Mandalay Bay Struggles for Occupancy Post-Vegas Shooting, Admits MGM, As It Revises Revenue Forecast
Posted on: April 27, 2018, 04:00h.
Last updated on: April 27, 2018, 02:49h.
MGM Resorts International’s Mandalay Bay is taking longer than expected to recover from the Las Vegas shooting, the company’s CEO Jim Murren told analysts during a Thursday conference call to discuss Q1 earnings.
Murren said the property’s revenue declined by 6.3 percent during Q1 to $245 million, while occupancy was at just 85 percent, a 6 percent decline from the corresponding period the previous year and the lowest MGM property on the Strip after unfashionable Circus Circus.
This, and the disruption caused by the $550 million revamp of the Monte Carlo, caused MGM management to lower its projected revenue growth. The stock market reacted badly to the news, with ten percent – or some $1.7 billion – being wiped off the company’s market capitalization by the end of trading on Thursday. It’s the worst stock hit MGM has taken in over two years.
On October 1, 2017, 64-year-old Stephen Paddock opened fire from his 32nd-floor room in the Mandalay Bay on a country music concert on the Las Vegas Strip below.
The wealthy real estate owner and habitual gambler killed 58 people and injured over 800 more before dying from a self-inflicted gunshot wound to the head. His motive for carrying out the worst mass shooting in US history has never been understood.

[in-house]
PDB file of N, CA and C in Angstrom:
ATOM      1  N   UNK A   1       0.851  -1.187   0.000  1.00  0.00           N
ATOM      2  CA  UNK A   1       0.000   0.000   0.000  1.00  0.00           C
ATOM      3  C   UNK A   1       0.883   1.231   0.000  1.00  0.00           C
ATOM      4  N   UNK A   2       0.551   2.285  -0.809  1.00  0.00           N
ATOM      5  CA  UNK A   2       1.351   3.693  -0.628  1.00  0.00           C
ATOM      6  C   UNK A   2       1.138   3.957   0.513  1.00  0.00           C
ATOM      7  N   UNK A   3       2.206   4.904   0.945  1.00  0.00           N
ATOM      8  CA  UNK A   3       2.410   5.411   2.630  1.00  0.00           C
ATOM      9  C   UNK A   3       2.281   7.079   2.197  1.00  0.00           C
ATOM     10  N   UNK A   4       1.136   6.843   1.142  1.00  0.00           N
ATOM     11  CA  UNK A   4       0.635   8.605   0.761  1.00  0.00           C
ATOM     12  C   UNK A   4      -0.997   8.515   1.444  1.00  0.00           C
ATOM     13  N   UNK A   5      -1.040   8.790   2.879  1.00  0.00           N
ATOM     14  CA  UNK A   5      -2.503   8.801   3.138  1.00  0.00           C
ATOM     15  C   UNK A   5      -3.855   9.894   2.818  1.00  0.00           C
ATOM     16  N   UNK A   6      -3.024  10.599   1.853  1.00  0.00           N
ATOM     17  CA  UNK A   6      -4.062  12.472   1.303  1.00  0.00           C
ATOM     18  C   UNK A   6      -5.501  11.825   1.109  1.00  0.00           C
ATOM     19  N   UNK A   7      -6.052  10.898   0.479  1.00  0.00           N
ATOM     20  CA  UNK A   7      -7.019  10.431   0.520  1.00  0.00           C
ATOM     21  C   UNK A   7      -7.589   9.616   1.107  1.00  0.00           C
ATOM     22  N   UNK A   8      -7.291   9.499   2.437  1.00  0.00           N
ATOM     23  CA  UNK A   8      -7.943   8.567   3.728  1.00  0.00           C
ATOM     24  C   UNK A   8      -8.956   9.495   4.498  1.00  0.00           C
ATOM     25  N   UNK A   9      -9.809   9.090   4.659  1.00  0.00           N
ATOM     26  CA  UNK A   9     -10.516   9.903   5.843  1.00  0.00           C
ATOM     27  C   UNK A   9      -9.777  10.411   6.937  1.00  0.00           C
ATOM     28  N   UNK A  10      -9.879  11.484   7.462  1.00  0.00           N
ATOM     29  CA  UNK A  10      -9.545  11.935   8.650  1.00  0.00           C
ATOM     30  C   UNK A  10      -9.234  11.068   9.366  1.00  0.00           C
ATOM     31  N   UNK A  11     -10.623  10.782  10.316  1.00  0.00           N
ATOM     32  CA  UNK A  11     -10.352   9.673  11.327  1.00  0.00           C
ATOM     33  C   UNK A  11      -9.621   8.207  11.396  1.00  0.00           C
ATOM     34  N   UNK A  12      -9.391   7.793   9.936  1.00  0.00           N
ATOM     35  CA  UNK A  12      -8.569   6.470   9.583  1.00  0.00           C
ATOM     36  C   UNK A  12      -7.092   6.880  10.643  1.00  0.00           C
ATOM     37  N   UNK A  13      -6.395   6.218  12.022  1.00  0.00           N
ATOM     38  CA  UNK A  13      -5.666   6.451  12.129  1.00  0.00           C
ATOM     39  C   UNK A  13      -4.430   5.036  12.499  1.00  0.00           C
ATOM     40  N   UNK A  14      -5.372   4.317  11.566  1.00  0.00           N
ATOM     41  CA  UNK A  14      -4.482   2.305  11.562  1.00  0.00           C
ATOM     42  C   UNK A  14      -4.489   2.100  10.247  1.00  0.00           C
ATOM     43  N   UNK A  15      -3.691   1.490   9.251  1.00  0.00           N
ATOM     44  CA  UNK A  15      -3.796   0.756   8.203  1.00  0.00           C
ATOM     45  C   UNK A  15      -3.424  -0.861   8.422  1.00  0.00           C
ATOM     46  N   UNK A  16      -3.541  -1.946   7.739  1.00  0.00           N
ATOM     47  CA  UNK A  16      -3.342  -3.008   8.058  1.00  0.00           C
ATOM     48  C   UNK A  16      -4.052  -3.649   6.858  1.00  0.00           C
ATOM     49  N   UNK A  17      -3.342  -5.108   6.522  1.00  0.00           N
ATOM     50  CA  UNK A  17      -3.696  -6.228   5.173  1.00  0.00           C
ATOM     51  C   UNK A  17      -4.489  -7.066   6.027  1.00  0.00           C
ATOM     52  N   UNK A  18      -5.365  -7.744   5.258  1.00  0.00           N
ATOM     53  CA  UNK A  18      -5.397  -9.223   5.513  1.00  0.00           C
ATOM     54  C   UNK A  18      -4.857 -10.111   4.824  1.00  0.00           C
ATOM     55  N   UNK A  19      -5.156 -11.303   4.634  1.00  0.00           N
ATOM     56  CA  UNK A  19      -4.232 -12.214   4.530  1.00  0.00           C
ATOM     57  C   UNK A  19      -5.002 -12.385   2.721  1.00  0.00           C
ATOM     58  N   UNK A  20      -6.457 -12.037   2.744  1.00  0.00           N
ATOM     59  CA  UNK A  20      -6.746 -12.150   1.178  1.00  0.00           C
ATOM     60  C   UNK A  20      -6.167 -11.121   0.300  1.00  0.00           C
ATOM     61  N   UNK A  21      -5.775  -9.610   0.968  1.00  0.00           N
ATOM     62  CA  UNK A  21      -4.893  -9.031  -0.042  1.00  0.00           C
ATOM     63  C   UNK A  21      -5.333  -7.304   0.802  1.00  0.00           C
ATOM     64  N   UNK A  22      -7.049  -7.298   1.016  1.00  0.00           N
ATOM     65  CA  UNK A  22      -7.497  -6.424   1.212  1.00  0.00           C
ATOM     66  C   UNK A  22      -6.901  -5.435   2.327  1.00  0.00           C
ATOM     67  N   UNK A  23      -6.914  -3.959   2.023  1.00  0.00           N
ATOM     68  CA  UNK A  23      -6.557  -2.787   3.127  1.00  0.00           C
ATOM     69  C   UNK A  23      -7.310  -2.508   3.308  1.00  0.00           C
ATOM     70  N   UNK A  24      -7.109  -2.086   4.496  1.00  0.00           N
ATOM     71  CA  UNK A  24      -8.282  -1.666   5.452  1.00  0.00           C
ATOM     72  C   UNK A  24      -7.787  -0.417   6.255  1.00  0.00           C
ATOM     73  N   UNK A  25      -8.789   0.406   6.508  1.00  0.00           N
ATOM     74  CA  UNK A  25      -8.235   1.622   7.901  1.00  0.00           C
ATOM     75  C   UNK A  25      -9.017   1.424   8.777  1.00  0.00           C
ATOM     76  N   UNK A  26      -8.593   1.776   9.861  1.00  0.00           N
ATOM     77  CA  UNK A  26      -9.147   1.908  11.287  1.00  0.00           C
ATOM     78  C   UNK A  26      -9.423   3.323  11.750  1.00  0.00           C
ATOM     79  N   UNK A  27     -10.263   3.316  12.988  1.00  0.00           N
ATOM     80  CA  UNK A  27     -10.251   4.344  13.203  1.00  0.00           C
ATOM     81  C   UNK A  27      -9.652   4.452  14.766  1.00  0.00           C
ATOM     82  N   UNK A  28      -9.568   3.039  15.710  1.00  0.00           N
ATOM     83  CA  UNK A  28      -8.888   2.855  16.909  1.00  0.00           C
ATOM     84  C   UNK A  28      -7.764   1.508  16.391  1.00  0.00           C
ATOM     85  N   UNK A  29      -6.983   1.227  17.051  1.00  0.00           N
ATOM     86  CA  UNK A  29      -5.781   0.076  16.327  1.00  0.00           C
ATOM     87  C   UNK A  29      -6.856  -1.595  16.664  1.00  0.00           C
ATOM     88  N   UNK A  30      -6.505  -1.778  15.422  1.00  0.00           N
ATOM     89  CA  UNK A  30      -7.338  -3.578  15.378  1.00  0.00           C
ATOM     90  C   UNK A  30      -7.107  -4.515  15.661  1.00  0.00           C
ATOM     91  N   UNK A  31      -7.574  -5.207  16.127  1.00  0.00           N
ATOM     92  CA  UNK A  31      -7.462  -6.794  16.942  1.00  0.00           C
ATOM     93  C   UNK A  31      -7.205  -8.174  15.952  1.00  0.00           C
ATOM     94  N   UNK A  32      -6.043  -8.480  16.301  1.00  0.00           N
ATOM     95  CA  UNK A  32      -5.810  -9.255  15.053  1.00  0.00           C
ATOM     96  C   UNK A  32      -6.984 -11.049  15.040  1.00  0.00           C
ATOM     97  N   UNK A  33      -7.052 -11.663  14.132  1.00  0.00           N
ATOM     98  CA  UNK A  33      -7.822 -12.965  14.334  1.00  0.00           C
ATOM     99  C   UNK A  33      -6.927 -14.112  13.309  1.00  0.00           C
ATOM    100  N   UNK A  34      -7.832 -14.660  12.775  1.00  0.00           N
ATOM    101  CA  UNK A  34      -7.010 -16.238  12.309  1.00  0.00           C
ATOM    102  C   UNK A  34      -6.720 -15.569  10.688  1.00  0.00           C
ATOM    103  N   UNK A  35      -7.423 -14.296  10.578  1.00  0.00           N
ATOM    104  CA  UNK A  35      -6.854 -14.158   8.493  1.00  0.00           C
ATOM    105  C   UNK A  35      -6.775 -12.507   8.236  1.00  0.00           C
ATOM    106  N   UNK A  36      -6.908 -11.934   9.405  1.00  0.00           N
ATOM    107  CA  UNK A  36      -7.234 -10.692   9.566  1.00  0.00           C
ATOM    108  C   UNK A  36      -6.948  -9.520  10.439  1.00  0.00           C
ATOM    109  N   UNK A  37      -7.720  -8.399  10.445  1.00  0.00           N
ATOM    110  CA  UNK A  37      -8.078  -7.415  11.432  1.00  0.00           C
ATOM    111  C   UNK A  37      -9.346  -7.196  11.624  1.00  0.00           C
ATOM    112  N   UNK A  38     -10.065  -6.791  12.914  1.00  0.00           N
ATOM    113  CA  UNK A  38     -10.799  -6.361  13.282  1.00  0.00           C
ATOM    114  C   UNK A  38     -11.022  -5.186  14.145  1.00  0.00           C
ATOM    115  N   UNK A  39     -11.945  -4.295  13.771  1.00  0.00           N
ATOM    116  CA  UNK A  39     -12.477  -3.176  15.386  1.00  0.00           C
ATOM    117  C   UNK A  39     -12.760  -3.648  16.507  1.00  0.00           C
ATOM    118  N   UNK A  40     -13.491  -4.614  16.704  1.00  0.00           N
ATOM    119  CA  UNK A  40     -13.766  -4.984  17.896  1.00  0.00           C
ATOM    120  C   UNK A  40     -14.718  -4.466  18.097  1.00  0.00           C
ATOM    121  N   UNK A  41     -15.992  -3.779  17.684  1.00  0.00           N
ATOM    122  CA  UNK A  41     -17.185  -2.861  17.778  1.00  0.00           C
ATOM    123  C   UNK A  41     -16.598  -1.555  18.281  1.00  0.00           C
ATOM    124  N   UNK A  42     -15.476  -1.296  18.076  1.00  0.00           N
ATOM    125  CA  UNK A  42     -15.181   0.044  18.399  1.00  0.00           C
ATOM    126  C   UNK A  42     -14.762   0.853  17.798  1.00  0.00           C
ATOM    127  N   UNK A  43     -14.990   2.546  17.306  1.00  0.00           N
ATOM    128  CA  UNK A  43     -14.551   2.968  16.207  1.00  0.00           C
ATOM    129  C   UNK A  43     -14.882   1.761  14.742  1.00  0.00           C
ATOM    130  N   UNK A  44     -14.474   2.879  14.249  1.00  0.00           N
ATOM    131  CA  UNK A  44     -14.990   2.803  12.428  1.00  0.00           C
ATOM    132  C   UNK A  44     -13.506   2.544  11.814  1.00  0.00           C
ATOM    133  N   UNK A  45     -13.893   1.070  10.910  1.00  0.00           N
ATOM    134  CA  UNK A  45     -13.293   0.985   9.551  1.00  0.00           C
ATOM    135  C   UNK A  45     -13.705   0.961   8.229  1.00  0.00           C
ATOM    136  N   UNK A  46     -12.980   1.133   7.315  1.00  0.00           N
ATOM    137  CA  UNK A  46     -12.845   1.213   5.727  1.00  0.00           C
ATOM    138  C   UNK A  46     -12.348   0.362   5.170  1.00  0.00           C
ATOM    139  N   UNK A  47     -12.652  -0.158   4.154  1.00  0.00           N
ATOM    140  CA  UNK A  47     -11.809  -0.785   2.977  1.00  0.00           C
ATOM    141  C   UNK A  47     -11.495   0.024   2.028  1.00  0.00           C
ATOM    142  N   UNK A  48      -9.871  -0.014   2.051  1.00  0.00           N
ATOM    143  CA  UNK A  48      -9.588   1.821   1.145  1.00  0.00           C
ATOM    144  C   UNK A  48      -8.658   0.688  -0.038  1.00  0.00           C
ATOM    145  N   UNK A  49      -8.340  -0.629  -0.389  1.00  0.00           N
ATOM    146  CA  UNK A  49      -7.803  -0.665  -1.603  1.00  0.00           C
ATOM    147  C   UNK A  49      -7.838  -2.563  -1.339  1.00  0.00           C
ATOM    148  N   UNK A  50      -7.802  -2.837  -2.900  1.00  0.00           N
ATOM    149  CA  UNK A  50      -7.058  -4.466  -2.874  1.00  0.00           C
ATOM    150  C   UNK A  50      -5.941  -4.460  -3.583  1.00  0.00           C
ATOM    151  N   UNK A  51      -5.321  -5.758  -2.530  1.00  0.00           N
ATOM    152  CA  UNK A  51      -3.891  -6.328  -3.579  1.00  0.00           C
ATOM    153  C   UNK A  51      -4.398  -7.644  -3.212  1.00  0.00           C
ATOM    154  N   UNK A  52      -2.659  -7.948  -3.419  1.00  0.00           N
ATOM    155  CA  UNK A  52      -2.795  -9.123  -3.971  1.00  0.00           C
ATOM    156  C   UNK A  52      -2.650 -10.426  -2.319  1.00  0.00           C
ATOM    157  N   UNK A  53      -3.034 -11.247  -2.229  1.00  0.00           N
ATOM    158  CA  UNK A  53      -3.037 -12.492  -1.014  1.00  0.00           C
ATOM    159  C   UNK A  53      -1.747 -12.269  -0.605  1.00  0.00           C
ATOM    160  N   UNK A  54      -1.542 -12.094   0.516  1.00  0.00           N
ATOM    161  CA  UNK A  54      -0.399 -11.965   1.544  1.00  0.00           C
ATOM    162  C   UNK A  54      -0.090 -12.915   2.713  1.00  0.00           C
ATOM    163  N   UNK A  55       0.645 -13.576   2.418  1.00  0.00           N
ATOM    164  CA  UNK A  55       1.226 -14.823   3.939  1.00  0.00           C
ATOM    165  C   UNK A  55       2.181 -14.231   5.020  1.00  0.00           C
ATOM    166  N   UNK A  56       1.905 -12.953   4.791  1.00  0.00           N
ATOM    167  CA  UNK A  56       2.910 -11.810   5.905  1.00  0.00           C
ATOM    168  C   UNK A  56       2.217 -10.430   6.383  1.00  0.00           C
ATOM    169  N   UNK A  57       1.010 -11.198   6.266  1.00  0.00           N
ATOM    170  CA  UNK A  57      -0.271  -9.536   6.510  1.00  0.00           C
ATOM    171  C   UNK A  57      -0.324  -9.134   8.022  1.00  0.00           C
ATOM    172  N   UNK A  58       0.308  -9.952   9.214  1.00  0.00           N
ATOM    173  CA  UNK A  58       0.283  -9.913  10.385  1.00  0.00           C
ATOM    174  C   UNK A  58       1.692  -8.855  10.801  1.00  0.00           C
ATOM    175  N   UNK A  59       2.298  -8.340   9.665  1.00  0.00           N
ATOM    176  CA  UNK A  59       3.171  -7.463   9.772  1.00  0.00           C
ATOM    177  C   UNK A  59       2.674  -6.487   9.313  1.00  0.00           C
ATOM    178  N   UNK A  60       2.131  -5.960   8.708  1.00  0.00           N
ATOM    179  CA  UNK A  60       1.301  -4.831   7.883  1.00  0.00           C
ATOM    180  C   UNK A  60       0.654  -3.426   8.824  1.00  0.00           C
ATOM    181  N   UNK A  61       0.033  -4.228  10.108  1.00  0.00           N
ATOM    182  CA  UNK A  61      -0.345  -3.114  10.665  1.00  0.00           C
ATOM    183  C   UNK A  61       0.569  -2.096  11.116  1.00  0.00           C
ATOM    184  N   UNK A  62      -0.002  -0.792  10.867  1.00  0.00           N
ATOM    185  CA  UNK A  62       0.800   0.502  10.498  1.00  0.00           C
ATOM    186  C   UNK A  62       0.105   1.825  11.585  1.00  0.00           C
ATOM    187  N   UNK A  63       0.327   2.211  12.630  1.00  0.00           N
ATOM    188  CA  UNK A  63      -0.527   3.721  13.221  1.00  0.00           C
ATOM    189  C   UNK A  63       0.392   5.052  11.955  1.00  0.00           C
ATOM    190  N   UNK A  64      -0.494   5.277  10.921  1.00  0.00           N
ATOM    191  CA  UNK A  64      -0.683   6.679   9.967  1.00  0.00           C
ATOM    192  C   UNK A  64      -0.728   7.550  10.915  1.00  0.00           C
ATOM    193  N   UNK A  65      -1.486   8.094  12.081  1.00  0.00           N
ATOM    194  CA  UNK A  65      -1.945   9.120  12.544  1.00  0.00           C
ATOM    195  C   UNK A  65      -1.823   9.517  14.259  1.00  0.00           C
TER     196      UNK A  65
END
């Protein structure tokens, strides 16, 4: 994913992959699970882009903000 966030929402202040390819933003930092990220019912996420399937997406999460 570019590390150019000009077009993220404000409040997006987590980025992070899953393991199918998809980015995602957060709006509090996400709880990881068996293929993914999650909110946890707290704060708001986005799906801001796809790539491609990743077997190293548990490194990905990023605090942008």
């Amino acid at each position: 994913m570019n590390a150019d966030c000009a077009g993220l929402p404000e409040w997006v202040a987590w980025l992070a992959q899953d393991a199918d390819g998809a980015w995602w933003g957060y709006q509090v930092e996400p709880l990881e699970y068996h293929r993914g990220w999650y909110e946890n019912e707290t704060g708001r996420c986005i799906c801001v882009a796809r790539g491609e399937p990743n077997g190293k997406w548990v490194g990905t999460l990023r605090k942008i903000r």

“It’s in recovery mode,” said Murren, of the resort. “It has not recovered as rapidly as we had hoped. Again, this is a property that is undertaking a tremendous challenge – unprecedented – and we’re getting our arms around what that has meant, but that has lagged behind what we had predicted in terms of its performance.”
Breaking With Conventions
As MGM’s fourth-largest property, Mandalay Bay accounts for 8.5 percent of its revenue, with much of its business coming from conventions attracted to its 2 million square feet of exhibition space.
MGM COO said a large convention was canceled in February along with several smaller events. Meanwhile, demand for convention space at Mandalay Bay in the period around the first anniversary of the shooting this October is understandably low.
Sanders also said some leisure tourists are electing to stay away from the property and, along with potential Monte Carlo guests, are opting to stay with competitors.
“We didn’t know how impactful the Monte Carlo disruption would be,” said Murren when discussing the revised revenue projections. “We felt that we could manage around it and we haven’t been able to. And we didn’t know exactly what it would take to basically re-launch Mandalay Bay. Those are on us. And that’s on me, I know better.”